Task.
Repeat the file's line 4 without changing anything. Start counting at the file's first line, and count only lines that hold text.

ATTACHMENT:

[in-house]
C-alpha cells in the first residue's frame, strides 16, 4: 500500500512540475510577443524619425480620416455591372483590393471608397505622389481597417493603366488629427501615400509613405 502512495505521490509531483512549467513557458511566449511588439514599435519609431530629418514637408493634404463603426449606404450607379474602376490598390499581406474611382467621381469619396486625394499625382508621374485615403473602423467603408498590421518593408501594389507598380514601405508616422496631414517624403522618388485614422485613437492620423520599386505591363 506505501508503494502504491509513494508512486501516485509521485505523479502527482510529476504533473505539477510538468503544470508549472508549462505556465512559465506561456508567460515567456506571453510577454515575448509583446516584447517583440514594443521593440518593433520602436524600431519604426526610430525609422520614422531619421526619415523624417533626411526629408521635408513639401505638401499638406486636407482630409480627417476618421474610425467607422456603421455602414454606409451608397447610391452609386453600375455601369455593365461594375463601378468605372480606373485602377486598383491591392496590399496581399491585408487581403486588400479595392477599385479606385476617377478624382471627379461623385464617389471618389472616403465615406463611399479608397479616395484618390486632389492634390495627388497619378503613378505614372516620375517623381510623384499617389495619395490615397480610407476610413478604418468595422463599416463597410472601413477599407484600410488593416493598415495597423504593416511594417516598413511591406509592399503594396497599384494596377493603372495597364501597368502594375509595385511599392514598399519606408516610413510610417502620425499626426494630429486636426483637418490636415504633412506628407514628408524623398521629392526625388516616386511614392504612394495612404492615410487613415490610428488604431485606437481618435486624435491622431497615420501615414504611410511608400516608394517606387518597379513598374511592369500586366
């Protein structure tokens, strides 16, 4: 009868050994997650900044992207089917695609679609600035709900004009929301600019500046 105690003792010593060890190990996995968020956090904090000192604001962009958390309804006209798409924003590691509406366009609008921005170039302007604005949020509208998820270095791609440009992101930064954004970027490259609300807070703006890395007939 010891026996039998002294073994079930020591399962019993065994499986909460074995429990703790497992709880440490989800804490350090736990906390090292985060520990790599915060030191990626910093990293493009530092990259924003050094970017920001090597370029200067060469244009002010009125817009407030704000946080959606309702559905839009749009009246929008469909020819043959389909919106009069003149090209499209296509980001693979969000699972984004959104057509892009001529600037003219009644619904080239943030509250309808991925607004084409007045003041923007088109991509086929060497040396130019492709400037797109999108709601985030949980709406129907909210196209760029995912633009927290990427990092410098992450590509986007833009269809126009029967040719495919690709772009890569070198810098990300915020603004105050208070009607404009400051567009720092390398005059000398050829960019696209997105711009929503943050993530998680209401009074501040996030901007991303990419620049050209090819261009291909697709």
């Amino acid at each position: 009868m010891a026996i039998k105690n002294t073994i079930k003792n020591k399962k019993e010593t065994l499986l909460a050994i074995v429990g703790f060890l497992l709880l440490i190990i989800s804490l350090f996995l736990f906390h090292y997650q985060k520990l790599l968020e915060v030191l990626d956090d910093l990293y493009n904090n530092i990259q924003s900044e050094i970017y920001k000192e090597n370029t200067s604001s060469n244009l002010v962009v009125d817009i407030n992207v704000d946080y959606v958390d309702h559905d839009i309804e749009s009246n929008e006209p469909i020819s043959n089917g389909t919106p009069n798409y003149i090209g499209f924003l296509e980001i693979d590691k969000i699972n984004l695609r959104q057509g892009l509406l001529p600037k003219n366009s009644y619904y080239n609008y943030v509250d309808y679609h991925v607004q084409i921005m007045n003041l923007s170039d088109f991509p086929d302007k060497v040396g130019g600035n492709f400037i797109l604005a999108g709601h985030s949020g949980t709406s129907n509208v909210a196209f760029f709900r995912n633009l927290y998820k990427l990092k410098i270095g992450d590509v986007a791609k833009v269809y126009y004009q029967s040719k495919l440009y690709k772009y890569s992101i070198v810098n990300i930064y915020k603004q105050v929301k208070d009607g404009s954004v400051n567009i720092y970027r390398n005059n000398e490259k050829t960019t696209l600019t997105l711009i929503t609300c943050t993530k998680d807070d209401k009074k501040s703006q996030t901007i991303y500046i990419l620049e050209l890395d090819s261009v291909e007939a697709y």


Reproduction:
């Amino acid at each position: 009868m010891a026996i039998k105690n002294t073994i079930k003792n020591k399962k019993e010593t065994l499986l909460a050994i074995v429990g703790f060890l497992l709880l440490i190990i989800s804490l350090f996995l736990f906390h090292y997650q985060k520990l790599l968020e915060v030191l990626d956090d910093l990293y493009n904090n530092i990259q924003s900044e050094i970017y920001k000192e090597n370029t200067s604001s060469n244009l002010v962009v009125d817009i407030n992207v704000d946080y959606v958390d309702h559905d839009i309804e749009s009246n929008e006209p469909i020819s043959n089917g389909t919106p009069n798409y003149i090209g499209f924003l296509e980001i693979d590691k969000i699972n984004l695609r959104q057509g892009l509406l001529p600037k003219n366009s009644y619904y080239n609008y943030v509250d309808y679609h991925v607004q084409i921005m007045n003041l923007s170039d088109f991509p086929d302007k060497v040396g130019g600035n492709f400037i797109l604005a999108g709601h985030s949020g949980t709406s129907n509208v909210a196209f760029f709900r995912n633009l927290y998820k990427l990092k410098i270095g992450d590509v986007a791609k833009v269809y126009y004009q029967s040719k495919l440009y690709k772009y890569s992101i070198v810098n990300i930064y915020k603004q105050v929301k208070d009607g404009s954004v400051n567009i720092y970027r390398n005059n000398e490259k050829t960019t696209l600019t997105l711009i929503t609300c943050t993530k998680d807070d209401k009074k501040s703006q996030t901007i991303y500046i990419l620049e050209l890395d090819s261009v291909e007939a697709y």